Movie Review: Prisoners

Not since Bradley Cooper’s performance in Silver Linings Playbook, have I made this statement, “Man, I didn’t know he had it in him.” That is how I would describe the acting of Hugh Jackman in the new film Prisoners. It’s not like Jackman is some acting slouch who finally got his chance to shine. Jackman brought Wolverine to life and was nominated for an Oscar for his role in Les Misérables. But let’s face it, with all his time on Broadway and hosting award shows Jackman was tailor-made for that movie musical role. In Prisoners Jackman unleashes a very dark side of an ordinary man named Keller Dover who snaps after the abduction of his daughter.

Prisoners starts out just like any other abduction movie. Two normal Pennsylvania families have their daughters disappear and foul play is suspected. Jake Gyllenhaal plays Detective Loki who is assigned to the case and apprehends a suspect (played by Paul Dano) almost immediately, but is forced to let him go due to lack of evidence. The confusion from the police after the arrest prompts the distraught father to take the law into his own hand to find out the truth. Jackman goes from quiet religious contractor to a torturous thug who is scary and sympathetic. Anyone who has children can relate to Dover’s vicious treatment of a man who he believes has answers to the whereabouts of his missing child. I wouldn’t want to describe how I would act if my kids went missing and I thought I knew what happened to them. Jackman’s powerful performance becomes more and more uncomfortable to watch as Prisoners reaches its climax. Jackman’s role is still very sympathetic even if his character has lost his moral compass.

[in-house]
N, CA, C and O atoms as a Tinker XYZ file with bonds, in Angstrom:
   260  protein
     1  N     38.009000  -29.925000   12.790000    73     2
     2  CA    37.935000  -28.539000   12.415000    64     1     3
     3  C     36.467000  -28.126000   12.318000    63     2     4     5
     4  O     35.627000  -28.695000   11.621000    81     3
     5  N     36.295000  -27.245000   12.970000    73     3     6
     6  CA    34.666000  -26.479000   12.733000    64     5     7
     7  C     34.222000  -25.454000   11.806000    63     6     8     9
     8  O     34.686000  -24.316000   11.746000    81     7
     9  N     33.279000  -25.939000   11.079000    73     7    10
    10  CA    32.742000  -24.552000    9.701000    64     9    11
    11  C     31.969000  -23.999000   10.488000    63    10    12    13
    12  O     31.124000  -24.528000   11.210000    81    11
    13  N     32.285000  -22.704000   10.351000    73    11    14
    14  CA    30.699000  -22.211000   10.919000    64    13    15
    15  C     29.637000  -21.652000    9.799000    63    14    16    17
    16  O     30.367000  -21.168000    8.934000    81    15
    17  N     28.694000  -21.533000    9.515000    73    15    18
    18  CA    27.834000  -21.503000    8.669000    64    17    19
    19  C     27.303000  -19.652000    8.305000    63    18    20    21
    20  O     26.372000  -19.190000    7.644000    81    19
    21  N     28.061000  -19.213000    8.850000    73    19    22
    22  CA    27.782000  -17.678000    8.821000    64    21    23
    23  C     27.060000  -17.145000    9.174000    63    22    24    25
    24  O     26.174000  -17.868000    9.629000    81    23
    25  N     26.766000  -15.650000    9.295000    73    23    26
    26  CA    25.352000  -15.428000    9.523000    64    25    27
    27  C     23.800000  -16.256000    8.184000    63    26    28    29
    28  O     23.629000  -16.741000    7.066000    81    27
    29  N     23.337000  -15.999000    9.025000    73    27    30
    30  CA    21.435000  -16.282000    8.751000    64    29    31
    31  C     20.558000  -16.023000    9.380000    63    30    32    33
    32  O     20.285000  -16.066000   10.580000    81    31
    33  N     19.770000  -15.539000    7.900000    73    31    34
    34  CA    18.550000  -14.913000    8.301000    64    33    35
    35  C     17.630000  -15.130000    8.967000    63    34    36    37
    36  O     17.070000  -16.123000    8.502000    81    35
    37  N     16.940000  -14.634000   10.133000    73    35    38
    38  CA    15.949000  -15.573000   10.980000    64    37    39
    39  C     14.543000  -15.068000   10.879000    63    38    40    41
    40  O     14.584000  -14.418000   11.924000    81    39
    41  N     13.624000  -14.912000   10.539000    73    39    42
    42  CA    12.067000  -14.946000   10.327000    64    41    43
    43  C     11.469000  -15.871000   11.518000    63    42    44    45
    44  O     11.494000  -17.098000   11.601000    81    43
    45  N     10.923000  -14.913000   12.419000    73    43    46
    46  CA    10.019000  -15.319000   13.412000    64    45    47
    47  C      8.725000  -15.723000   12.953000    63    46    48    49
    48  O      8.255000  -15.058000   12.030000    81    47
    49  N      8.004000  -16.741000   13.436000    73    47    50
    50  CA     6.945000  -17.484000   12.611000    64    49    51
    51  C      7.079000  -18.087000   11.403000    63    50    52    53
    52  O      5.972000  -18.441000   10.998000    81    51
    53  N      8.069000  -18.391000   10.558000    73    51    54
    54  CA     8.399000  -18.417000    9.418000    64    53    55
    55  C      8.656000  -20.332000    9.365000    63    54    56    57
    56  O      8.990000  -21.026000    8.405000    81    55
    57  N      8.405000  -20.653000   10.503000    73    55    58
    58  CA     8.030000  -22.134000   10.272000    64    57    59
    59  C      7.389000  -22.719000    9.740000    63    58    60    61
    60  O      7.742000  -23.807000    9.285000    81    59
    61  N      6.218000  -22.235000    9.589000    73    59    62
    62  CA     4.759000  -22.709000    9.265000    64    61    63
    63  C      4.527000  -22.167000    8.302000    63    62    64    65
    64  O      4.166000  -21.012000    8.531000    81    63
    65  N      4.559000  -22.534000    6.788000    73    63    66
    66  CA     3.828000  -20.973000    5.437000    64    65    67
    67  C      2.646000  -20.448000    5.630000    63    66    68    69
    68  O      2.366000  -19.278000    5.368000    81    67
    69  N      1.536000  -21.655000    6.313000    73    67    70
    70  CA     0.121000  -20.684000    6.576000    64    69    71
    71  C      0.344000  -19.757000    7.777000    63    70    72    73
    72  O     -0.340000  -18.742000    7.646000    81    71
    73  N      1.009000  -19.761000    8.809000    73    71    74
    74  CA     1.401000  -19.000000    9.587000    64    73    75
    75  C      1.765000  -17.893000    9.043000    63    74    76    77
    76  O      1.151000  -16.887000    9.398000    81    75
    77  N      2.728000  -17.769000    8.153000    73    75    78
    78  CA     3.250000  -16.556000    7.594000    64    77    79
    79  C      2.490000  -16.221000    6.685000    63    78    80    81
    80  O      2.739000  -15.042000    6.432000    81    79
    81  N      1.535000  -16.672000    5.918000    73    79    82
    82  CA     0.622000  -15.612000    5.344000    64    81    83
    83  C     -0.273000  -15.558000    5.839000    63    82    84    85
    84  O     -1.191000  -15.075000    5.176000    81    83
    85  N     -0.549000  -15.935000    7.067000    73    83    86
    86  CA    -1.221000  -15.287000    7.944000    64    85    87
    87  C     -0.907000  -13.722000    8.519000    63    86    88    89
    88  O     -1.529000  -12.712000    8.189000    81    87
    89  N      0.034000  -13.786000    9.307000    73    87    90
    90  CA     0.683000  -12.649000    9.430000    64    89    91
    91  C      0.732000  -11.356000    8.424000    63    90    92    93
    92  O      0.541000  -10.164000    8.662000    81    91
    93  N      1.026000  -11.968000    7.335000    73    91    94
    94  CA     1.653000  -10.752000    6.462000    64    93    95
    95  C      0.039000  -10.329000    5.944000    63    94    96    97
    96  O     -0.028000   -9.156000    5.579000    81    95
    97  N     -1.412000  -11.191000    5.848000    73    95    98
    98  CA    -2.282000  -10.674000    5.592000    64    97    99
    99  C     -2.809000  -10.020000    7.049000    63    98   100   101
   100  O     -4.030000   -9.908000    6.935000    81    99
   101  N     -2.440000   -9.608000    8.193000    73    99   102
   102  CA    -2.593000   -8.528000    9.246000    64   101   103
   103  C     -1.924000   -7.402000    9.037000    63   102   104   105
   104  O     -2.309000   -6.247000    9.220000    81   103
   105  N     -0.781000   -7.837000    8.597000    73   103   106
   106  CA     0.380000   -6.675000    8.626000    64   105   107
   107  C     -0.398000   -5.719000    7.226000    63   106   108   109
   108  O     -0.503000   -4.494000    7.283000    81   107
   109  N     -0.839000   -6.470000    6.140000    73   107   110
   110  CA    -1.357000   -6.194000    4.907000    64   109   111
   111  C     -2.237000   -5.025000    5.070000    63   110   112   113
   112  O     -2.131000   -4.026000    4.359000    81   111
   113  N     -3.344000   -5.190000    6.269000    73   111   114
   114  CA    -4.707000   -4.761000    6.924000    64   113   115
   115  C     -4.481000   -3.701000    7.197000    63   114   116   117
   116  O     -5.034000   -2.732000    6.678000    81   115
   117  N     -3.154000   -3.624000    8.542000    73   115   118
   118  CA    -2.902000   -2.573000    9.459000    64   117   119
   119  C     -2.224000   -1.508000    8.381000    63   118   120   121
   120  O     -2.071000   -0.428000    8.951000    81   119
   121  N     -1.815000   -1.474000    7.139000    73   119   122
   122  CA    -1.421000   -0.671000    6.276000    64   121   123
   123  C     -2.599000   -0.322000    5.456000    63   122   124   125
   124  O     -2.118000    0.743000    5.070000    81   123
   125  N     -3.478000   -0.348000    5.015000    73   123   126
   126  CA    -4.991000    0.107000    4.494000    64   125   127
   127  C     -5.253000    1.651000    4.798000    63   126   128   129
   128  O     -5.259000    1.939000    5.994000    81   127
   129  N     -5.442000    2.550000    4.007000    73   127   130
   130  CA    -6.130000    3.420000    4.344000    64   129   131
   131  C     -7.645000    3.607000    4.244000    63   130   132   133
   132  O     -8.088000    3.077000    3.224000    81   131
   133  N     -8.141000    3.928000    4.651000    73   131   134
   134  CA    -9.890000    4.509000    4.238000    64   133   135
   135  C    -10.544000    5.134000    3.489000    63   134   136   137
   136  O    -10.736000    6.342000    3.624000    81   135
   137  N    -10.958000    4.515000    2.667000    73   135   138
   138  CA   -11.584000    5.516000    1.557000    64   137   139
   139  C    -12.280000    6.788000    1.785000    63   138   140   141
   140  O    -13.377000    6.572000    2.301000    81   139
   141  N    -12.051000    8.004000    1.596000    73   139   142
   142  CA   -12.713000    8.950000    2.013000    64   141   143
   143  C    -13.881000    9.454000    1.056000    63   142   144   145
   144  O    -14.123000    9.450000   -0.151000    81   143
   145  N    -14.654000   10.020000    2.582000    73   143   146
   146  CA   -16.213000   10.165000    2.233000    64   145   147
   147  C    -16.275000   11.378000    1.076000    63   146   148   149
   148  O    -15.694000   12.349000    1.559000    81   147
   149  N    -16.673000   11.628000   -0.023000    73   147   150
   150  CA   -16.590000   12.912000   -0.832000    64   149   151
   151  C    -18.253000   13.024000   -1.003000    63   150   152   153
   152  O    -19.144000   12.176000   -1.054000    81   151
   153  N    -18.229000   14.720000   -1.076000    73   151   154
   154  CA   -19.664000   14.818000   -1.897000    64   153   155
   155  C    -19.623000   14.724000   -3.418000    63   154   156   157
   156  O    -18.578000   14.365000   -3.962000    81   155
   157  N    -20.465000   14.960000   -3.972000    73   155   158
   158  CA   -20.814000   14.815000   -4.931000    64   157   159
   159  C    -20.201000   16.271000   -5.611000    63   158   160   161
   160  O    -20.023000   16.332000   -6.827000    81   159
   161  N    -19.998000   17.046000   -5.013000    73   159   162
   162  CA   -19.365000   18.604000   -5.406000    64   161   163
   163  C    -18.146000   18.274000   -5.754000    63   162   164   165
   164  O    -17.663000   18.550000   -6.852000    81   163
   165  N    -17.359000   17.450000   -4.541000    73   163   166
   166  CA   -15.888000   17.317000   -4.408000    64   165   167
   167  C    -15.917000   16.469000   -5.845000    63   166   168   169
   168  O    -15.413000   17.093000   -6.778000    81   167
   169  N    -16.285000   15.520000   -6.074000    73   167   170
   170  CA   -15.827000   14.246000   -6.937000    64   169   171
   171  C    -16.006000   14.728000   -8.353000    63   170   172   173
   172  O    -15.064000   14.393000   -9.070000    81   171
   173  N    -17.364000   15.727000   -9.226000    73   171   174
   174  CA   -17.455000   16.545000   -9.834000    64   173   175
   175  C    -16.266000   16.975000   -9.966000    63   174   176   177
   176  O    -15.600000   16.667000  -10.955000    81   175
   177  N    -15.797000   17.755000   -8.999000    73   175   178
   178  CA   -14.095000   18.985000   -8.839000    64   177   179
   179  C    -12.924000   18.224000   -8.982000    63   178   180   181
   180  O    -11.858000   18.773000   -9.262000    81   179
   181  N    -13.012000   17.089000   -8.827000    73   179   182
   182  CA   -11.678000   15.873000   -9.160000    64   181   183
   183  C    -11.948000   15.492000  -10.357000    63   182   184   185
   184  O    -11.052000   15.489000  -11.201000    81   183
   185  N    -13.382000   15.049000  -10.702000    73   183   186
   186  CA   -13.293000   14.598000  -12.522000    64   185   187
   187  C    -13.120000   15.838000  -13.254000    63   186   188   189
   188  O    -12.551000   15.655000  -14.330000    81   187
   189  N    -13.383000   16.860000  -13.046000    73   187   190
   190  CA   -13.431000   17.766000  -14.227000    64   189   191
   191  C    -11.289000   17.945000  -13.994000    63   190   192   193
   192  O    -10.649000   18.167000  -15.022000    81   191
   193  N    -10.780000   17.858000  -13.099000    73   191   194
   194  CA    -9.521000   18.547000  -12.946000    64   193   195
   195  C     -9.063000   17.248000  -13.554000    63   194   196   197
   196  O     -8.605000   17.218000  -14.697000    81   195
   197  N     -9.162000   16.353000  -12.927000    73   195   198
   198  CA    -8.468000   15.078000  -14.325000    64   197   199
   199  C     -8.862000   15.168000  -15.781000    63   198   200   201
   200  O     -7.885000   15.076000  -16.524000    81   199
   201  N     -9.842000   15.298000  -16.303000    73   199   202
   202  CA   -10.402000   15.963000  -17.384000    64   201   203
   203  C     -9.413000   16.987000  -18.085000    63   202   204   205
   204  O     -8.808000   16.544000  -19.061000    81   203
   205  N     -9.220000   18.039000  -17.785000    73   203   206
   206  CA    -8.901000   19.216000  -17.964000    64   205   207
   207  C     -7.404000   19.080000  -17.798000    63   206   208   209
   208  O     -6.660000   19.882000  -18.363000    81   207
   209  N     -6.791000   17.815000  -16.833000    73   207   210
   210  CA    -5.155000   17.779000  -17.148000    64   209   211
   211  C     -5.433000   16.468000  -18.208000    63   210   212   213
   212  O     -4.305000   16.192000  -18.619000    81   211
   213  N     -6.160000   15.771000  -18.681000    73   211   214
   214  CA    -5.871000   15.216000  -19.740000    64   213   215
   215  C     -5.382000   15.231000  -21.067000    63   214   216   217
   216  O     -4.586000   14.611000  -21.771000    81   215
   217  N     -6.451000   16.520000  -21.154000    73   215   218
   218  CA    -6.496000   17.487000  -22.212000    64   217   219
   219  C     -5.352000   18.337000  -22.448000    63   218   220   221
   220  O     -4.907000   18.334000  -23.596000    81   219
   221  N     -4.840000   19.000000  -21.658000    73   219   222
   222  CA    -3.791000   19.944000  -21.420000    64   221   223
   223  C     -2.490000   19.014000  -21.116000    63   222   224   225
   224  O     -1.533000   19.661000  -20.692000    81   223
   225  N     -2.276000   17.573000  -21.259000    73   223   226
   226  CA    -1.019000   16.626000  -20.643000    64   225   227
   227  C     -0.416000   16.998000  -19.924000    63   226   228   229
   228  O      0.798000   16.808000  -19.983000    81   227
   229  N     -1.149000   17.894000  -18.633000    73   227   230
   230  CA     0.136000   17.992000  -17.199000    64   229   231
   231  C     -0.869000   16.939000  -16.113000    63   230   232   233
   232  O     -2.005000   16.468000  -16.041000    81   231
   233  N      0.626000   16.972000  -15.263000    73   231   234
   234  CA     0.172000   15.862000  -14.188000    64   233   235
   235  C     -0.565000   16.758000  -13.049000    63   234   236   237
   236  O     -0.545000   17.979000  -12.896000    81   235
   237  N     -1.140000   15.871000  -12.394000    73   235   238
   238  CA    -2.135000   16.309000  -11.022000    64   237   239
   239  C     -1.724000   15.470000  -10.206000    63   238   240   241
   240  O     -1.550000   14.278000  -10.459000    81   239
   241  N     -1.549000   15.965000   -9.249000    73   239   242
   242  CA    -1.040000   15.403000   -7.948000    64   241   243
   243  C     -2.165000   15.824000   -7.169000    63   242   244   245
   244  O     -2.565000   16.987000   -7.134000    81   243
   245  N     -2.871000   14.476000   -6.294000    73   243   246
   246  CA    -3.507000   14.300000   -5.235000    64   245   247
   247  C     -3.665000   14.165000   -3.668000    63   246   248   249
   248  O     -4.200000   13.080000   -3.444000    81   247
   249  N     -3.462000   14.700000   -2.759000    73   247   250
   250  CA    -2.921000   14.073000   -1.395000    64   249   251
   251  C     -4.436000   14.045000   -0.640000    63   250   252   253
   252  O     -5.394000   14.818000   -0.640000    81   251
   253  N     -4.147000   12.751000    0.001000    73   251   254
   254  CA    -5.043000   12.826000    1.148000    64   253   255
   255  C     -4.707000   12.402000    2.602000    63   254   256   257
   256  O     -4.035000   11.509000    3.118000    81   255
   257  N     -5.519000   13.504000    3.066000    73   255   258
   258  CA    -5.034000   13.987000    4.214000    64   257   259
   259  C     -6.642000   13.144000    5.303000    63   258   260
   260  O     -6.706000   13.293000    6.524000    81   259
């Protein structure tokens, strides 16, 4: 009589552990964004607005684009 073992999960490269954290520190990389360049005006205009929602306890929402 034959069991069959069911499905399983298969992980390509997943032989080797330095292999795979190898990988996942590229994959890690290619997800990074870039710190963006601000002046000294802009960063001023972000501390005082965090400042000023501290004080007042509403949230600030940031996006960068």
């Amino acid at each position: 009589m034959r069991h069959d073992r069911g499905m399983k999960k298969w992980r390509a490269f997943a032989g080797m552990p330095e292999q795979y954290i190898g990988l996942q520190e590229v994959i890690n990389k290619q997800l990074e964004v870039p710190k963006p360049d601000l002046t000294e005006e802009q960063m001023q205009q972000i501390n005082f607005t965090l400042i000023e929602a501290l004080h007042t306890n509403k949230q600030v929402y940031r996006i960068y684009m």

Unfortunately the overall experience of Prisoners is bogged down with subplots that go nowhere and prove to be  pointless at the end of the film. I know Prisoners is supposed to show how detectives can get side tracked by misinformation or obvious choices in suspects, but the twists seemed forced and out-of-place in such a gritty film like Prisoners. Not to mention the time wasted in meaningless story arcs that make the running time of Prisoners at almost two and a half hours. You could have easily eliminated a half hour in aimless story lines to make Prisoners a tighter and less bloated viewing experience.

Please don’t take away from this review that I though Prisoners was a bad film. It’s not. The acting in Prisoners still makes it a good movie, but it could have been a great film if some of the fruitless subplots could have been eliminated. Prisoners is an intense watch that is sometimes not enjoyable to view, but you have to respect where the emotionally wrecked characters are coming from.  Jake Gyllenhaal shows he has the cop role down on film and Melissa Leo is unrecognizable and shows once again why she is one of the most under utilized actresses in Hollywood. Even with an unnecessary long running time and lack of direction in the third act, Prisoners is still a film people should see. Overall, I give Prisoners 3 out of 4 potatoes.

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